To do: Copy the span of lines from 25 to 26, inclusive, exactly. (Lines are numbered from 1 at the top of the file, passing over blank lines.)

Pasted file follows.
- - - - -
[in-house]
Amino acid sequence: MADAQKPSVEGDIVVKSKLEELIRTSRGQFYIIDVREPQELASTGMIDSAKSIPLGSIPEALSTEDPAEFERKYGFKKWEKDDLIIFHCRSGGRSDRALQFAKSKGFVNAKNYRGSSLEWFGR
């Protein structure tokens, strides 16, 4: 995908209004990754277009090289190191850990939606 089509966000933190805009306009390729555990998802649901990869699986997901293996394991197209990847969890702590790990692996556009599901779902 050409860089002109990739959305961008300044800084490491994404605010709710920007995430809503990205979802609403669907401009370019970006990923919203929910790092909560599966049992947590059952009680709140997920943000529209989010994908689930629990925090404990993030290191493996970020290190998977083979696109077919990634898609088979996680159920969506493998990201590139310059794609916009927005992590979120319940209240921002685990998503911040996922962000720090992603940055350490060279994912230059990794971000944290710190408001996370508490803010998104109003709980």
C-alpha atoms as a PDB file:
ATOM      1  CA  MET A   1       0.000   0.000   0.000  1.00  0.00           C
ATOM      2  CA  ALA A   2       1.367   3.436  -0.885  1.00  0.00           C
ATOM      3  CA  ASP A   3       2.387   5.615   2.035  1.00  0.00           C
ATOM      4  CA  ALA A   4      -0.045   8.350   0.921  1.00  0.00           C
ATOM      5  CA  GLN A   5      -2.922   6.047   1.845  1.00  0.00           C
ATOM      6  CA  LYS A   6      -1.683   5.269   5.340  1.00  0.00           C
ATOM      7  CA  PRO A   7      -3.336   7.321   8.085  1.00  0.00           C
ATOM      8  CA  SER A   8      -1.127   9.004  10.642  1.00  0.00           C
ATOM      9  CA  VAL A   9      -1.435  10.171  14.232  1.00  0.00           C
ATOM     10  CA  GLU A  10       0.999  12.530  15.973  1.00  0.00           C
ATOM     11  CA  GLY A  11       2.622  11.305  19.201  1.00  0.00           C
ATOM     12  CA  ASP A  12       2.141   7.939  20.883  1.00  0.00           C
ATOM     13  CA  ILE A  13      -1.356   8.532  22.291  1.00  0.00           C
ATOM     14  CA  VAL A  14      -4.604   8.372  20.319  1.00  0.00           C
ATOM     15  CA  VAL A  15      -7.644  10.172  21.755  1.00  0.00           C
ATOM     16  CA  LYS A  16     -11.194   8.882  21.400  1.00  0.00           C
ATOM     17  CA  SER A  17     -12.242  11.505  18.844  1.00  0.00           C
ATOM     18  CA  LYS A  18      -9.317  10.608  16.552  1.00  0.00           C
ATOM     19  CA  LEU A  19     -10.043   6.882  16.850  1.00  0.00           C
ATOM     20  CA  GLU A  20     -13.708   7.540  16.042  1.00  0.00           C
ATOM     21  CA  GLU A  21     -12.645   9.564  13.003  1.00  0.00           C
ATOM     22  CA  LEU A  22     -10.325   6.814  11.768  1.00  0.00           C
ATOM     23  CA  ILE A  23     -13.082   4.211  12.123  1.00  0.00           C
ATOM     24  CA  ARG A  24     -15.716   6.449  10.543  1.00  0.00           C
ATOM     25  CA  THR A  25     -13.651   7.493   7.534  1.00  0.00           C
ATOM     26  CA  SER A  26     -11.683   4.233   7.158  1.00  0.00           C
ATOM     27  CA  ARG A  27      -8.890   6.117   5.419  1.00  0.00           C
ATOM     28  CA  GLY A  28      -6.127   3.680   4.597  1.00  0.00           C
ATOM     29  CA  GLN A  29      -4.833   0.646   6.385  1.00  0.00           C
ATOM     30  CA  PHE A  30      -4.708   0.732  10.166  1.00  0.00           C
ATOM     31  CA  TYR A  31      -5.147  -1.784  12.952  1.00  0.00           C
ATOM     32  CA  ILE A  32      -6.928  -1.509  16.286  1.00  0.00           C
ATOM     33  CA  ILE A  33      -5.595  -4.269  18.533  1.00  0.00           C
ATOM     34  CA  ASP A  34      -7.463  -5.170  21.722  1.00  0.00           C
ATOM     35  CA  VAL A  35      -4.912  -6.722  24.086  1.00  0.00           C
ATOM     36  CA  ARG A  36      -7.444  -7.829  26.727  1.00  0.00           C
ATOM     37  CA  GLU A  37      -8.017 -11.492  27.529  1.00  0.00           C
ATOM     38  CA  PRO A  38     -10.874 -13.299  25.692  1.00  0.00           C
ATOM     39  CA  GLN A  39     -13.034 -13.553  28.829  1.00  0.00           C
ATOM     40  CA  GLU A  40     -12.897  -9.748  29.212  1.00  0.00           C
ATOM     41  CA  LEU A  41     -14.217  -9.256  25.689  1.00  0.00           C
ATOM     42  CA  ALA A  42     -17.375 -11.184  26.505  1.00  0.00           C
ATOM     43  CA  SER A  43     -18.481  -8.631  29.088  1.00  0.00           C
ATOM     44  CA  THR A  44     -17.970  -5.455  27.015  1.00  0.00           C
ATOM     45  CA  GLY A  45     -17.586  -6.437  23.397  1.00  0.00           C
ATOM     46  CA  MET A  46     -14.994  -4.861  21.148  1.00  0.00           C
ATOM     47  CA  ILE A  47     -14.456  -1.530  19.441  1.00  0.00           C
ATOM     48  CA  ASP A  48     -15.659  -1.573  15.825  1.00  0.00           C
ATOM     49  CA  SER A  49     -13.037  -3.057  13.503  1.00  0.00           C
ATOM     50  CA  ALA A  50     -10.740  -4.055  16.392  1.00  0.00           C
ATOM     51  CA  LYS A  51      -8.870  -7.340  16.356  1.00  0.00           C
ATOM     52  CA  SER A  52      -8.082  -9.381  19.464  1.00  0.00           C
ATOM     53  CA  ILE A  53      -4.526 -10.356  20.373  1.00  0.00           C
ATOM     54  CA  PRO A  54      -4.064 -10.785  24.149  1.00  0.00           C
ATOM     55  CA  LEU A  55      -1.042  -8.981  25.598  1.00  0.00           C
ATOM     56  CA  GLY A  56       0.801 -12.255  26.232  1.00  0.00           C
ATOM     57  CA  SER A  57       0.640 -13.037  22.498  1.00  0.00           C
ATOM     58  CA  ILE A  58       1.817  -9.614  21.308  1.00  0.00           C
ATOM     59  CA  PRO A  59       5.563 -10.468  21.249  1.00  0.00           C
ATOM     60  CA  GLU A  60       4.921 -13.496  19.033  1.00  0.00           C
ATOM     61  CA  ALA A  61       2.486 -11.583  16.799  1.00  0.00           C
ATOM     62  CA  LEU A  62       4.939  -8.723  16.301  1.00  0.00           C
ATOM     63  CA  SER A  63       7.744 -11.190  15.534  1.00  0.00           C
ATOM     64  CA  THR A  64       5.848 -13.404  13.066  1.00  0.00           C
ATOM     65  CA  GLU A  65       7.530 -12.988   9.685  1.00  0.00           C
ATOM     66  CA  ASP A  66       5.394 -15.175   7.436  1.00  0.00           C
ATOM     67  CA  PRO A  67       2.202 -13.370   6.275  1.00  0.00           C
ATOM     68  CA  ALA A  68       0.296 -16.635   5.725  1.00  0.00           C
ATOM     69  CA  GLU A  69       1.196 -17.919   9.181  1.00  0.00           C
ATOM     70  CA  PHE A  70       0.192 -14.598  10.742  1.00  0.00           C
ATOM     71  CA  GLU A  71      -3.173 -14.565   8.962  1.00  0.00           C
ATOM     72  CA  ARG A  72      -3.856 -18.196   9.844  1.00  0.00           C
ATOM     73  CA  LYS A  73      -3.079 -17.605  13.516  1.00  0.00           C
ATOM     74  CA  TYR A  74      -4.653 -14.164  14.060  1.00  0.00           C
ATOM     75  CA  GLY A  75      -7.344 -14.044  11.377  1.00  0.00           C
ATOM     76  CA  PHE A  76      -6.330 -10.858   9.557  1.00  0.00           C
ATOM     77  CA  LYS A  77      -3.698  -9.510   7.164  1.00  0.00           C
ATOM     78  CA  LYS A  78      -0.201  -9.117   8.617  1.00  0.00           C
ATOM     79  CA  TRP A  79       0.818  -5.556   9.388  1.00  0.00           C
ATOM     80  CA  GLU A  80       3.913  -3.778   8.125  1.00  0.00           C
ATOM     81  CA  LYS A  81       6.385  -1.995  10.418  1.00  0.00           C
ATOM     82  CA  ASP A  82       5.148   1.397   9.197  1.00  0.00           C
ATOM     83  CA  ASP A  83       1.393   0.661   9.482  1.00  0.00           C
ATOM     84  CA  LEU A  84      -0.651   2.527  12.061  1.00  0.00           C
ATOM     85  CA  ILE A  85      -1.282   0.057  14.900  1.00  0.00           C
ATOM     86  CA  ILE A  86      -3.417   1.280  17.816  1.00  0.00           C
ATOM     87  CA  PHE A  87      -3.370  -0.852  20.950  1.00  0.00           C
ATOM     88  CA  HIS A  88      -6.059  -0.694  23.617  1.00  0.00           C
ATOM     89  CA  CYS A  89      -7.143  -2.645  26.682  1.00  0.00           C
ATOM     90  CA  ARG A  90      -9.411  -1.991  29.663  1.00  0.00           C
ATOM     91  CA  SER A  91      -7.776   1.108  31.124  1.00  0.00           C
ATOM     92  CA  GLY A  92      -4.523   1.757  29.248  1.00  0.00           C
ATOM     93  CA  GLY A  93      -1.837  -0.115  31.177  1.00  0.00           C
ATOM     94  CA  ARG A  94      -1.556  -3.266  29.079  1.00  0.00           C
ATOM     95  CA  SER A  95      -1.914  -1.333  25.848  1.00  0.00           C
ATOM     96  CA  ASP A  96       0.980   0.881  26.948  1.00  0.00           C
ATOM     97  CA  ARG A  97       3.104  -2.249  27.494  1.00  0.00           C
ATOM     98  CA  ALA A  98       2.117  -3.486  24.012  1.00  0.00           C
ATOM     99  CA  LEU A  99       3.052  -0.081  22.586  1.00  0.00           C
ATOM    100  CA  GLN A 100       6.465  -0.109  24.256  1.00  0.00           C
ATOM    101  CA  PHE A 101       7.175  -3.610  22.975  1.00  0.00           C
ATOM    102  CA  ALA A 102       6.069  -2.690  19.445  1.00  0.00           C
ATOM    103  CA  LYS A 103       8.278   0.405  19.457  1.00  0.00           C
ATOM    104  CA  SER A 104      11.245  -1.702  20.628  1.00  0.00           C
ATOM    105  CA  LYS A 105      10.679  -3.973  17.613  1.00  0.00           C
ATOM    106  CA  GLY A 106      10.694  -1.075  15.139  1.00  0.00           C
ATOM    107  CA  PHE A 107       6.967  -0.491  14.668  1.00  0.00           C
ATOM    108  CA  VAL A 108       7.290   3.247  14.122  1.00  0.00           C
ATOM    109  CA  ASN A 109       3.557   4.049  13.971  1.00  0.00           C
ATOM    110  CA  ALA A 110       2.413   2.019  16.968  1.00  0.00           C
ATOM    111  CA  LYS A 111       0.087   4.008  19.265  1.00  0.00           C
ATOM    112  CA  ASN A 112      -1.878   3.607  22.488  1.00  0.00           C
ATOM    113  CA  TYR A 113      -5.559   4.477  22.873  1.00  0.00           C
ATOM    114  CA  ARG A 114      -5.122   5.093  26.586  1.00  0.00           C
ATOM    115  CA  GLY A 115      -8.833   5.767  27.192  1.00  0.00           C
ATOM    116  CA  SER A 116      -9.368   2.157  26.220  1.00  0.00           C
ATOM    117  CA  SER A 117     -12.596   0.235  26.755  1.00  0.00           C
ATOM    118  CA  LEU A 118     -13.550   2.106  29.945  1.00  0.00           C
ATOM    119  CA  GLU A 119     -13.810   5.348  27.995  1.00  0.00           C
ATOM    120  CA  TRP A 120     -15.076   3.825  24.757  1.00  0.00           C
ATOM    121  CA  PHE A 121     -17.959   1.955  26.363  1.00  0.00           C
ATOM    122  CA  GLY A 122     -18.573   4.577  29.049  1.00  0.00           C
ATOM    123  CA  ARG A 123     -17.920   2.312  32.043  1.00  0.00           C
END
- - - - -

ATOM     21  CA  GLU A  21     -12.645   9.564  13.003  1.00  0.00           C
ATOM     22  CA  LEU A  22     -10.325   6.814  11.768  1.00  0.00           C